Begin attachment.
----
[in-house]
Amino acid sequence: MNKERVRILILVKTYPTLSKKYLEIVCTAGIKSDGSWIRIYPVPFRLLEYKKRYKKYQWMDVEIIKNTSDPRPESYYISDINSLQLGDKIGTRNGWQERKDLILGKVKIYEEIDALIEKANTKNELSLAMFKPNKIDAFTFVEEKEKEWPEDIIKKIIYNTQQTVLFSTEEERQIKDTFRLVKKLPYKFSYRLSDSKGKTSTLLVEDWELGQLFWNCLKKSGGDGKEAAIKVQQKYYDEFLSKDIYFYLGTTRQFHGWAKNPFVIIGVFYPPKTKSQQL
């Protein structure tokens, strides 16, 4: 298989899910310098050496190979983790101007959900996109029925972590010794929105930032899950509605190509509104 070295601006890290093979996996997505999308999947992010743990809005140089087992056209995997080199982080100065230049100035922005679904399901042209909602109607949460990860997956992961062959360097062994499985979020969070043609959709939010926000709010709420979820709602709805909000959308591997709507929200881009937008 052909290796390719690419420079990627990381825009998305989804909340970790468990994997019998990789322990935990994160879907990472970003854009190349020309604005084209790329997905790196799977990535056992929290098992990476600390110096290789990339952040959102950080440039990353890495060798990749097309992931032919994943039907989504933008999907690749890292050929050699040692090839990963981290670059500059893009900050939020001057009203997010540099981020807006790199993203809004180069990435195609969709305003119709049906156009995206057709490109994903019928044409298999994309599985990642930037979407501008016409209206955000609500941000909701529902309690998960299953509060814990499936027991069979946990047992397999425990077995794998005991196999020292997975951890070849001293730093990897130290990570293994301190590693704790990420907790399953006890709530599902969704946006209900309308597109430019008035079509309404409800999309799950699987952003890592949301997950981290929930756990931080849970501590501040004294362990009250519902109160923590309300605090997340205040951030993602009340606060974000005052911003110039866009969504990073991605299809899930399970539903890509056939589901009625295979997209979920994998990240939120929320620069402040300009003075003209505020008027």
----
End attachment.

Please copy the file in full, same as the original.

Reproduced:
[in-house]
Amino acid sequence: MNKERVRILILVKTYPTLSKKYLEIVCTAGIKSDGSWIRIYPVPFRLLEYKKRYKKYQWMDVEIIKNTSDPRPESYYISDINSLQLGDKIGTRNGWQERKDLILGKVKIYEEIDALIEKANTKNELSLAMFKPNKIDAFTFVEEKEKEWPEDIIKKIIYNTQQTVLFSTEEERQIKDTFRLVKKLPYKFSYRLSDSKGKTSTLLVEDWELGQLFWNCLKKSGGDGKEAAIKVQQKYYDEFLSKDIYFYLGTTRQFHGWAKNPFVIIGVFYPPKTKSQQL
């Protein structure tokens, strides 16, 4: 298989899910310098050496190979983790101007959900996109029925972590010794929105930032899950509605190509509104 070295601006890290093979996996997505999308999947992010743990809005140089087992056209995997080199982080100065230049100035922005679904399901042209909602109607949460990860997956992961062959360097062994499985979020969070043609959709939010926000709010709420979820709602709805909000959308591997709507929200881009937008 052909290796390719690419420079990627990381825009998305989804909340970790468990994997019998990789322990935990994160879907990472970003854009190349020309604005084209790329997905790196799977990535056992929290098992990476600390110096290789990339952040959102950080440039990353890495060798990749097309992931032919994943039907989504933008999907690749890292050929050699040692090839990963981290670059500059893009900050939020001057009203997010540099981020807006790199993203809004180069990435195609969709305003119709049906156009995206057709490109994903019928044409298999994309599985990642930037979407501008016409209206955000609500941000909701529902309690998960299953509060814990499936027991069979946990047992397999425990077995794998005991196999020292997975951890070849001293730093990897130290990570293994301190590693704790990420907790399953006890709530599902969704946006209900309308597109430019008035079509309404409800999309799950699987952003890592949301997950981290929930756990931080849970501590501040004294362990009250519902109160923590309300605090997340205040951030993602009340606060974000005052911003110039866009969504990073991605299809899930399970539903890509056939589901009625295979997209979920994998990240939120929320620069402040300009003075003209505020008027």